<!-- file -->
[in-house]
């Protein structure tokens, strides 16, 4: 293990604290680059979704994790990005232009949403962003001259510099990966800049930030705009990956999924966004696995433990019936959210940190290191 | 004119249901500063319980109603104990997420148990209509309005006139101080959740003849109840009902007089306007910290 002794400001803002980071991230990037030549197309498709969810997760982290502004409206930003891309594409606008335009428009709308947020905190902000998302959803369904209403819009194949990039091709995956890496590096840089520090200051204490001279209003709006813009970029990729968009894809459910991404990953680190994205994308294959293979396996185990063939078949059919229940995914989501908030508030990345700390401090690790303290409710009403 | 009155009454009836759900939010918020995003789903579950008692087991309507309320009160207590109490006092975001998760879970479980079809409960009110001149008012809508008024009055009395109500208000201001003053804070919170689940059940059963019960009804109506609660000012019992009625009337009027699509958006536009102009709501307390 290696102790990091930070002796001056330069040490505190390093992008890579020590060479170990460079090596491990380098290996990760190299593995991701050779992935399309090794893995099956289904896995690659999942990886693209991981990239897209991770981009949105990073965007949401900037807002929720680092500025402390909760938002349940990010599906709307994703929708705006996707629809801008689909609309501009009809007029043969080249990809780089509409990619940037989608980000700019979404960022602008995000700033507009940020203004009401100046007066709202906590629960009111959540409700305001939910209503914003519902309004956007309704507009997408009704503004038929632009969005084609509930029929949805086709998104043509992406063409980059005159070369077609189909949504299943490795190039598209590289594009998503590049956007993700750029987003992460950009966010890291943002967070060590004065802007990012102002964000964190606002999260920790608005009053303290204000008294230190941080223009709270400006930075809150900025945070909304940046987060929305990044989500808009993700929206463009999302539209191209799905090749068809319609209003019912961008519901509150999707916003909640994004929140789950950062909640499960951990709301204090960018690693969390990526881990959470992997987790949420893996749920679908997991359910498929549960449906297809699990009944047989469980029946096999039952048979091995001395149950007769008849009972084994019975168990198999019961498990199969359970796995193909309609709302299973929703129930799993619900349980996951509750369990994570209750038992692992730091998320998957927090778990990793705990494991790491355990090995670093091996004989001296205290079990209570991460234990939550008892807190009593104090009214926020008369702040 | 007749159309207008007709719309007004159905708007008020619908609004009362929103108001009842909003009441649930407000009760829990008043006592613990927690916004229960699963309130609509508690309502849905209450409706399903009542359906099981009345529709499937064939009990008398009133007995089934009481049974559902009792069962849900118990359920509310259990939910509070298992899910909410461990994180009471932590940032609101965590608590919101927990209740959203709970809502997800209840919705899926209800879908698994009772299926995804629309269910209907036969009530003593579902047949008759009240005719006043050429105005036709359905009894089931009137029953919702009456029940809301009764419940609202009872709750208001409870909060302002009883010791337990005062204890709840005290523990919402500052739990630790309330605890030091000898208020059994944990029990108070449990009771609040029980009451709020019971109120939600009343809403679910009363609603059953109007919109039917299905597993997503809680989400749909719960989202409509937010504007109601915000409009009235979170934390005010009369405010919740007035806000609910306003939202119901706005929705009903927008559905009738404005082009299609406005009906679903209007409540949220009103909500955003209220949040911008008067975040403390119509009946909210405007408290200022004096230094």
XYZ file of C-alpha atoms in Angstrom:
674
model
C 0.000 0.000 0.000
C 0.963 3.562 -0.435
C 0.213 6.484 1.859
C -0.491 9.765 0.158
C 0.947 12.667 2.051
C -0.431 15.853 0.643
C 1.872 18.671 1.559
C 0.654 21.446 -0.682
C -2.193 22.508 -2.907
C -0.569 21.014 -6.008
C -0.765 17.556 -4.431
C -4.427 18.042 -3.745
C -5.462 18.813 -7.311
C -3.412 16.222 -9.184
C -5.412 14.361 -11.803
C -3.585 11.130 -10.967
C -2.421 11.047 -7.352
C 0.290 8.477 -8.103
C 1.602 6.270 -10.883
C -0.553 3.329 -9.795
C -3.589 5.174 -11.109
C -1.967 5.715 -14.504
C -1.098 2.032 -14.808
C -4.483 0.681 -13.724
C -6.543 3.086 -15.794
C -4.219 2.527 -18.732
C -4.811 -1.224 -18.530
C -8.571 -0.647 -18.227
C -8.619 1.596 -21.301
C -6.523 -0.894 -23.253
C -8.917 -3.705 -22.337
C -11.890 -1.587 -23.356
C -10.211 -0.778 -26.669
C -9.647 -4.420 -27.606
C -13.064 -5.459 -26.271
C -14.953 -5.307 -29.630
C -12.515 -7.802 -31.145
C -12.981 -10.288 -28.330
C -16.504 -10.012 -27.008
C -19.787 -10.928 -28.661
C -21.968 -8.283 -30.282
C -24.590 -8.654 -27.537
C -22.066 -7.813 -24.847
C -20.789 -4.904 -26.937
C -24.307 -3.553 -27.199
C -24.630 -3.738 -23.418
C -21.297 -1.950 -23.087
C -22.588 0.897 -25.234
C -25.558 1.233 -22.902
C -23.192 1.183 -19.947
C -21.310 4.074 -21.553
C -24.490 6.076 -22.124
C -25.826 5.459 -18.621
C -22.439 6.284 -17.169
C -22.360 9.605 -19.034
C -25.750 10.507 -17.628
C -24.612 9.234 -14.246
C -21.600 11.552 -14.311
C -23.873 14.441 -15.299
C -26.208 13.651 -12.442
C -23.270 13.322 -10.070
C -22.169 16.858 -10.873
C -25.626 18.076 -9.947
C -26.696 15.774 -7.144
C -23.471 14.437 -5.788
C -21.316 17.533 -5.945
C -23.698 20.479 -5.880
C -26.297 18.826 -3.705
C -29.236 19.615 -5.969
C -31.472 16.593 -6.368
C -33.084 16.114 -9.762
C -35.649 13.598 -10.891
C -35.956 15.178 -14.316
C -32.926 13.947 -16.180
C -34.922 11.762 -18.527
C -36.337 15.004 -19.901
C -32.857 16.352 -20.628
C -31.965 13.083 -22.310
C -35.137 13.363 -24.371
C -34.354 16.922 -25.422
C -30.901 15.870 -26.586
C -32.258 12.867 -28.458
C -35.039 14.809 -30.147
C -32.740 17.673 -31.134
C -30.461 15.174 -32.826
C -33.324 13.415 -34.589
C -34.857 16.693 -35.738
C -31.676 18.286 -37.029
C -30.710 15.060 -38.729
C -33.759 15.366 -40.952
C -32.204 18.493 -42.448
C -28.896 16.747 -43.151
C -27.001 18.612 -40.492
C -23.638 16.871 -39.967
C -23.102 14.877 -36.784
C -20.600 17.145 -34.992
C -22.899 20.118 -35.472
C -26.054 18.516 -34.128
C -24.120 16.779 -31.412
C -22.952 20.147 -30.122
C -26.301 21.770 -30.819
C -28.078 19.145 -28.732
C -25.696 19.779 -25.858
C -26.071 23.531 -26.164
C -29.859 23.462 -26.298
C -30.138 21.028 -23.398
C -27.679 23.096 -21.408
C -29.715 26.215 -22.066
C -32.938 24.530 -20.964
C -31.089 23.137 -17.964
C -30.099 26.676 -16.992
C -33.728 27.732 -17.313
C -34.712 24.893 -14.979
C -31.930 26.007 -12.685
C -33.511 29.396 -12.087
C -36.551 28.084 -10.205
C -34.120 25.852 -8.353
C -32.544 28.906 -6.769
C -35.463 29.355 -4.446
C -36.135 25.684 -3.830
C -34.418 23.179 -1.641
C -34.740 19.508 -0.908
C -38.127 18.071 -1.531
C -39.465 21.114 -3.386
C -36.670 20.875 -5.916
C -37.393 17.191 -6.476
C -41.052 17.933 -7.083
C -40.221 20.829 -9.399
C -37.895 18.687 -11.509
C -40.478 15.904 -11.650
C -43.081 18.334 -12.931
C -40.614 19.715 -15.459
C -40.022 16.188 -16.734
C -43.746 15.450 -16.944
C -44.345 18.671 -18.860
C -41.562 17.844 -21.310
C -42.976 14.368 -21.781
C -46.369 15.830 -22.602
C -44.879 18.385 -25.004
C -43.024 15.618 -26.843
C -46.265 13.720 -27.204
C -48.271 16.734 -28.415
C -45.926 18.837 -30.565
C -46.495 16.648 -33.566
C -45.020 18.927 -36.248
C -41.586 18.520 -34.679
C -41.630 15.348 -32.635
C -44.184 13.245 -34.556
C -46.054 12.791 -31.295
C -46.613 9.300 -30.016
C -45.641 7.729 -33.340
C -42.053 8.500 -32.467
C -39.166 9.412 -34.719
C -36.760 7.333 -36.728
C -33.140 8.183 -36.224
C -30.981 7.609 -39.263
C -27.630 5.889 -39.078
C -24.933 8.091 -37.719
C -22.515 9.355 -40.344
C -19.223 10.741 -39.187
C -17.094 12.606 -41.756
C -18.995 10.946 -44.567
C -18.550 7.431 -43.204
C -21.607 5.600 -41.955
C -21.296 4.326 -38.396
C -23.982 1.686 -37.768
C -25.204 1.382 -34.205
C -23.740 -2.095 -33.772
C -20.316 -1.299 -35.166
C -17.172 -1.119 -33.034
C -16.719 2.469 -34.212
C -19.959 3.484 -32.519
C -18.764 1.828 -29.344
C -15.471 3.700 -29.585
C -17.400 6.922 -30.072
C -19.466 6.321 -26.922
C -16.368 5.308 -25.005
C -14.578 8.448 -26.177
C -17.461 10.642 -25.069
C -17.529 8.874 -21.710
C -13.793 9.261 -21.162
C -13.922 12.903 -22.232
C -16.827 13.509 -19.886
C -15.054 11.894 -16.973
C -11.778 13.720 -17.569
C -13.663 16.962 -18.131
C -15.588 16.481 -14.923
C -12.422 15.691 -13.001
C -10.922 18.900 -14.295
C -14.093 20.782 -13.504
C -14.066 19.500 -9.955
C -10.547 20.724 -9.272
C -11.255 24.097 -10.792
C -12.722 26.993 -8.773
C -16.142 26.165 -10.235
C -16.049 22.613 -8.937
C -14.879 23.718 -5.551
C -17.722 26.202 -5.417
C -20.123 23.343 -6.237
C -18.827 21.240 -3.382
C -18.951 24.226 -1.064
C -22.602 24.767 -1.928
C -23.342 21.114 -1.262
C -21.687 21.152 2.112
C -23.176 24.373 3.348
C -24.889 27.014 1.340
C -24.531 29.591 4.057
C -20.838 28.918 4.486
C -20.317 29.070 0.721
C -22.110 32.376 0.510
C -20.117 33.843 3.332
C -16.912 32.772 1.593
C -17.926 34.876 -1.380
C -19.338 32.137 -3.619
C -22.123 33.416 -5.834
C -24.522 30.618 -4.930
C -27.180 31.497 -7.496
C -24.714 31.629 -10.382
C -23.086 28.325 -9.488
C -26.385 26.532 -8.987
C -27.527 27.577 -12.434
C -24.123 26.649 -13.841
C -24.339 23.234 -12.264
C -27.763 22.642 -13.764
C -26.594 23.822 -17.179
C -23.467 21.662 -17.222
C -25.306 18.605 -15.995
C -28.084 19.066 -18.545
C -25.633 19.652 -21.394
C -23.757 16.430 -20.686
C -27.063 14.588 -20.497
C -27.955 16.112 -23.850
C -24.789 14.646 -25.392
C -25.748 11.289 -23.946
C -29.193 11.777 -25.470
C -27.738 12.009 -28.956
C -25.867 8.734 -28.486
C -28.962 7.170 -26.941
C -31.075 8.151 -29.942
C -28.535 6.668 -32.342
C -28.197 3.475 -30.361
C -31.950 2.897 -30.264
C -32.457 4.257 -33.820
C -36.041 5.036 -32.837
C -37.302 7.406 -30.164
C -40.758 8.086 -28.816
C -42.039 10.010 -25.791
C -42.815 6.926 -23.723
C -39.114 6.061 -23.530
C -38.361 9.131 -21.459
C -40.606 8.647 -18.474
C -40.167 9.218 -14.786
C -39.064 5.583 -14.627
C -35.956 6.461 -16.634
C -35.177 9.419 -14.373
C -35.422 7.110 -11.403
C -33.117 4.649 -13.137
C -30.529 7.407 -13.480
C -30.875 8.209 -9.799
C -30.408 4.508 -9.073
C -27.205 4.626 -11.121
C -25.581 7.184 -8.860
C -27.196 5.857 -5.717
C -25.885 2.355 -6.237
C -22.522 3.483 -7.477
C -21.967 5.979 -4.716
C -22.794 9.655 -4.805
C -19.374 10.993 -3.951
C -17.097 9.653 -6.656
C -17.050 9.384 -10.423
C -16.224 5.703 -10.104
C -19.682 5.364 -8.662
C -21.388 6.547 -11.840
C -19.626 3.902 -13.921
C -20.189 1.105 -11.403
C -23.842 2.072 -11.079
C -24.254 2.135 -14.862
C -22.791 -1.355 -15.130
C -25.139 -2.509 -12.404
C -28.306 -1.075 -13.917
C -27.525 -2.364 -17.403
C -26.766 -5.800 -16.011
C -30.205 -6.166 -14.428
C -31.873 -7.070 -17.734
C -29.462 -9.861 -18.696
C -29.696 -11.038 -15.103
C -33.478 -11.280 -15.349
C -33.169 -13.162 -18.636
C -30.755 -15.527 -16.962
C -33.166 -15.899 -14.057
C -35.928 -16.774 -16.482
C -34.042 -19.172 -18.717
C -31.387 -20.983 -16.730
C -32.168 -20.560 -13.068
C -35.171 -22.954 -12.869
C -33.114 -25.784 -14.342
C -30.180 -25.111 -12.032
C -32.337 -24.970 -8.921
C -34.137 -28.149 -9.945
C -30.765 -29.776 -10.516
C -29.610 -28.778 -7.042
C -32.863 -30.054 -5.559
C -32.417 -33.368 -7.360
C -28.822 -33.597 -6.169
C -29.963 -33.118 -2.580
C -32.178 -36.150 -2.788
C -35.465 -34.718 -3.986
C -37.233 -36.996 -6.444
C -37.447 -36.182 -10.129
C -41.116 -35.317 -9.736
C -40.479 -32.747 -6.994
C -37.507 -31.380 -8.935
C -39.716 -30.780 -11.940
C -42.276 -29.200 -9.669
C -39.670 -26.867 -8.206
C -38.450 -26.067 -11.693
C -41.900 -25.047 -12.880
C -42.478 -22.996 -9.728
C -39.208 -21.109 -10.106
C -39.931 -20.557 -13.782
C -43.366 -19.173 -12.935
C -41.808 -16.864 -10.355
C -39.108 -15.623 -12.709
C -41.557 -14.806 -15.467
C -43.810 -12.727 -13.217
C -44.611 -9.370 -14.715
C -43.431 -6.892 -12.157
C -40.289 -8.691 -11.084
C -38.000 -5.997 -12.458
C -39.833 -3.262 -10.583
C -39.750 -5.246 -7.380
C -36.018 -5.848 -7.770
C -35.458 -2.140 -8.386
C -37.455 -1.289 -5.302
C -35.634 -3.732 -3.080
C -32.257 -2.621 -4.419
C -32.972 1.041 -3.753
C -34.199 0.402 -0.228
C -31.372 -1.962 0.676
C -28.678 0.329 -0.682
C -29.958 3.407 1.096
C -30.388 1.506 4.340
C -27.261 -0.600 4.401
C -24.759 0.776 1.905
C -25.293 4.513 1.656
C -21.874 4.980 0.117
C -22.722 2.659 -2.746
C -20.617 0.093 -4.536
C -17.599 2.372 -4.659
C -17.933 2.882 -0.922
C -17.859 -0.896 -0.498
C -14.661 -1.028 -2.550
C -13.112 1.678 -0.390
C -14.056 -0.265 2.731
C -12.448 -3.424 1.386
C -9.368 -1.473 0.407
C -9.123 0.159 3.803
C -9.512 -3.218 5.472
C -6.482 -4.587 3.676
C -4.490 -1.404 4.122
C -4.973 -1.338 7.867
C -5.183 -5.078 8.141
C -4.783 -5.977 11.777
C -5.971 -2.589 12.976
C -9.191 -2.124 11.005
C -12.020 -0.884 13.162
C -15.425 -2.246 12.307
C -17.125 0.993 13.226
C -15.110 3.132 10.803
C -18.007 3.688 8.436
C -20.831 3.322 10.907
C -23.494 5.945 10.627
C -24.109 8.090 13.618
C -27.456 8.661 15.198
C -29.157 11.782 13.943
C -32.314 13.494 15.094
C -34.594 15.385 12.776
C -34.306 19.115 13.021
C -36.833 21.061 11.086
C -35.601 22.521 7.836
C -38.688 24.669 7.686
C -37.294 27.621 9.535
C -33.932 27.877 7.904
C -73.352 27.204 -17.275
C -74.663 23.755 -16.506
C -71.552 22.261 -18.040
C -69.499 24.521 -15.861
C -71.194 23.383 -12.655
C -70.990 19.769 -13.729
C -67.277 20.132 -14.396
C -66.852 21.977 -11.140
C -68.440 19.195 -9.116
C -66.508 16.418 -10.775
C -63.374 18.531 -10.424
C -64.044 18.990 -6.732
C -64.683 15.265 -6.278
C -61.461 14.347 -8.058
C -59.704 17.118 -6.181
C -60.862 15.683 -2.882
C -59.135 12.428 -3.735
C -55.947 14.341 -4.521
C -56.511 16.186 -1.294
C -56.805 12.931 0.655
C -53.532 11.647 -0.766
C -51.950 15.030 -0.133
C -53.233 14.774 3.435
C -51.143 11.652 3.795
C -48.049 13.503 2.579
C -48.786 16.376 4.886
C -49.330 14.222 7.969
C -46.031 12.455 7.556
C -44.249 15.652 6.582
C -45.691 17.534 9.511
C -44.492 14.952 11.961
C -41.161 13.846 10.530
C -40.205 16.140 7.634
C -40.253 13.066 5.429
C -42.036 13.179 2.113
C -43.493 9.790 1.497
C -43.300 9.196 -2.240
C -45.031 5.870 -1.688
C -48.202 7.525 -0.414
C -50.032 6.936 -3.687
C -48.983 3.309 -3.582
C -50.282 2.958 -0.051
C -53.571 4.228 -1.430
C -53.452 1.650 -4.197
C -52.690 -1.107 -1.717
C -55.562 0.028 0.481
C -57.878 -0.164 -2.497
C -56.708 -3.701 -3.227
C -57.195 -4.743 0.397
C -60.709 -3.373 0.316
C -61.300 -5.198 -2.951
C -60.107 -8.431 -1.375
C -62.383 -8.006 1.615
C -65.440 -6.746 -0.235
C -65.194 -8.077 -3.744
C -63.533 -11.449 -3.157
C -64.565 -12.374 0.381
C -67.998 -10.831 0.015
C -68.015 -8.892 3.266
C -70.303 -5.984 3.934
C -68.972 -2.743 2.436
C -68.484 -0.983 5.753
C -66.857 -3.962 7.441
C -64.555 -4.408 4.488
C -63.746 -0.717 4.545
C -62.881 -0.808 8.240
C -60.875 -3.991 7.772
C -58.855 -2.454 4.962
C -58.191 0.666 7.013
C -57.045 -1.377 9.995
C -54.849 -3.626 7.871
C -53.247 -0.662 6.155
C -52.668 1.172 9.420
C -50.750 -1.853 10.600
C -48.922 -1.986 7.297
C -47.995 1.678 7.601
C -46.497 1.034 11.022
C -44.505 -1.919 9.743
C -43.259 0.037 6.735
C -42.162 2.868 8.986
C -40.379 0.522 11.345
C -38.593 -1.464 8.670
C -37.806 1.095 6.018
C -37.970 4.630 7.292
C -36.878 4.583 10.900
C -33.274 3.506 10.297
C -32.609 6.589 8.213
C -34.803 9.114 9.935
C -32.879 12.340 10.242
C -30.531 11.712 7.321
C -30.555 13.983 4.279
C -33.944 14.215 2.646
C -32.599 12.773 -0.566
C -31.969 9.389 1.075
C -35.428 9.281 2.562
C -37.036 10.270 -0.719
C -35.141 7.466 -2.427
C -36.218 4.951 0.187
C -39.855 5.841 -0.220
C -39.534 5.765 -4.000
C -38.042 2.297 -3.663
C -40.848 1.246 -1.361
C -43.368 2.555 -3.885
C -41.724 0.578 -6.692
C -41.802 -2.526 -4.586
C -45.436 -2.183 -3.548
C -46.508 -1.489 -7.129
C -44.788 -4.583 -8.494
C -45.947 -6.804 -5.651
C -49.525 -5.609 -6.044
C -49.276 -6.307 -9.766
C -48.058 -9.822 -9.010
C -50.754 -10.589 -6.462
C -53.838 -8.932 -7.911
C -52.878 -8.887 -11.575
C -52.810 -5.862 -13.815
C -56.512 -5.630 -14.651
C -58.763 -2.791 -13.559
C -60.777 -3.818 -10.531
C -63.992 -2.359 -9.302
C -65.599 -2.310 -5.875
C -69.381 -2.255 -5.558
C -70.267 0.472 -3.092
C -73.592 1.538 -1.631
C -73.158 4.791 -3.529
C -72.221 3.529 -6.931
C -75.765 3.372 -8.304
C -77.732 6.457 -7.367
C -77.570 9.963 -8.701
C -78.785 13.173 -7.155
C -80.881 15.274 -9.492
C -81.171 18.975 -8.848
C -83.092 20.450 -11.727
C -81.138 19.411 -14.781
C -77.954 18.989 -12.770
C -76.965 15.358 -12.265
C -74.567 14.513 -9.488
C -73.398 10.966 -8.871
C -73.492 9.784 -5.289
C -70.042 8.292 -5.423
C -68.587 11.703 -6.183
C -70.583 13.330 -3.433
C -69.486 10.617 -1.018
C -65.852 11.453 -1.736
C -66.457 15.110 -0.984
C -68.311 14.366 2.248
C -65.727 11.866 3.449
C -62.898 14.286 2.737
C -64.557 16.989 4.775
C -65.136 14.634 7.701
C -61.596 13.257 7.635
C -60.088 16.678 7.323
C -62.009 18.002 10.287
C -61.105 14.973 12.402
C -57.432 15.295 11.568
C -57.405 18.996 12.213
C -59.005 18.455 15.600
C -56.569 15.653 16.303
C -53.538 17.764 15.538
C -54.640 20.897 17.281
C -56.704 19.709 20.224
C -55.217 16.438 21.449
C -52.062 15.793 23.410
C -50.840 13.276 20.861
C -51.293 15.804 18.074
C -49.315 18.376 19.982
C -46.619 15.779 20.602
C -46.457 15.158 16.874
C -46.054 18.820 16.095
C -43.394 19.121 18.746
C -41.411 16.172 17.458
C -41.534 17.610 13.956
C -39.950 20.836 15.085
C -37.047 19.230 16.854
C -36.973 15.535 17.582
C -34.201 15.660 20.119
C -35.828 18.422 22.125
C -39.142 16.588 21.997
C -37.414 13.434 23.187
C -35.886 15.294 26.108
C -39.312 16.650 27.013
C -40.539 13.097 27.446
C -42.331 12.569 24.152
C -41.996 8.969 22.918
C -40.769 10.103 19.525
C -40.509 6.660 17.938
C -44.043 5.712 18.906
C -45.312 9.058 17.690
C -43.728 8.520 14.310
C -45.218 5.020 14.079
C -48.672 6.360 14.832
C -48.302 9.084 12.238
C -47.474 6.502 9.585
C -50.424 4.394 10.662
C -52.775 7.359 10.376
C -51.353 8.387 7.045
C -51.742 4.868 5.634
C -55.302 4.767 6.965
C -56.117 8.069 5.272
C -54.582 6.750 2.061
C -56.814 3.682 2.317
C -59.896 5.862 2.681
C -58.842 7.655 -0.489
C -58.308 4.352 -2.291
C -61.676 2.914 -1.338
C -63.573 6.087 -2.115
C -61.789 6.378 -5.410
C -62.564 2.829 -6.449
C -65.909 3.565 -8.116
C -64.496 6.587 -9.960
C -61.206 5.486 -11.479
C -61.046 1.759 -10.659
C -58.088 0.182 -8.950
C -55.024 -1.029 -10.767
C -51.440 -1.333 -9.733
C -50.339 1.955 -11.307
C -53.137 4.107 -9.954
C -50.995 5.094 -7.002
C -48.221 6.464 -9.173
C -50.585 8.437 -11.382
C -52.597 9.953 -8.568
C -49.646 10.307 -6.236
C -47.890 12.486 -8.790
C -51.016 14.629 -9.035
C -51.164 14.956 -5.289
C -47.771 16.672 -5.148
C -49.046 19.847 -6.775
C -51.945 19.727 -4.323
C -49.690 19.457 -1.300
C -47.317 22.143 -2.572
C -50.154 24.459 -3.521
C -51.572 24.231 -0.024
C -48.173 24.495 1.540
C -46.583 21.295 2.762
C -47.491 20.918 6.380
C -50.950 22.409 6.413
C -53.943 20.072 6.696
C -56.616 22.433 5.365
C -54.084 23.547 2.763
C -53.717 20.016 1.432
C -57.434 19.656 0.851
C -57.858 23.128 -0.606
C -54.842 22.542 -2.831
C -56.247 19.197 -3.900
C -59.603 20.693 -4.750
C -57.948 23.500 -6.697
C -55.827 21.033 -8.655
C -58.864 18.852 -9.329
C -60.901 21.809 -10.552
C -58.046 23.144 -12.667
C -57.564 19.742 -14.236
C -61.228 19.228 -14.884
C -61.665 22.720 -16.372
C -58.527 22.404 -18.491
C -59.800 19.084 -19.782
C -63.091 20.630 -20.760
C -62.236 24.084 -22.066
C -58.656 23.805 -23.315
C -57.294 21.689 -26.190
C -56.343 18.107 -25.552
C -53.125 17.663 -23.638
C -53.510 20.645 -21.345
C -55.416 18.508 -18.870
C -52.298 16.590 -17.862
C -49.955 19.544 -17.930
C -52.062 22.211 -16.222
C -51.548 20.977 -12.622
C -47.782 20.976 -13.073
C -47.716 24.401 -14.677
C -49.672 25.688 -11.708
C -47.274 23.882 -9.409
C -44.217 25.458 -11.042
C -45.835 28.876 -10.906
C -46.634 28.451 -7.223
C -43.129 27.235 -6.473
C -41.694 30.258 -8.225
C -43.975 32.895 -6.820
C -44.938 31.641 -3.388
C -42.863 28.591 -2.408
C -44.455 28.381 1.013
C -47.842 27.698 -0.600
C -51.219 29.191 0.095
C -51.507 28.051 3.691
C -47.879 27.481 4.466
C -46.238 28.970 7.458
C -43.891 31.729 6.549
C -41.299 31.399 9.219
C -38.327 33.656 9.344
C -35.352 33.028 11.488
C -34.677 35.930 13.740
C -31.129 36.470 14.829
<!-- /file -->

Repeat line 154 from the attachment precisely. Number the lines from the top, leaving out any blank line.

C -46.054 12.791 -31.295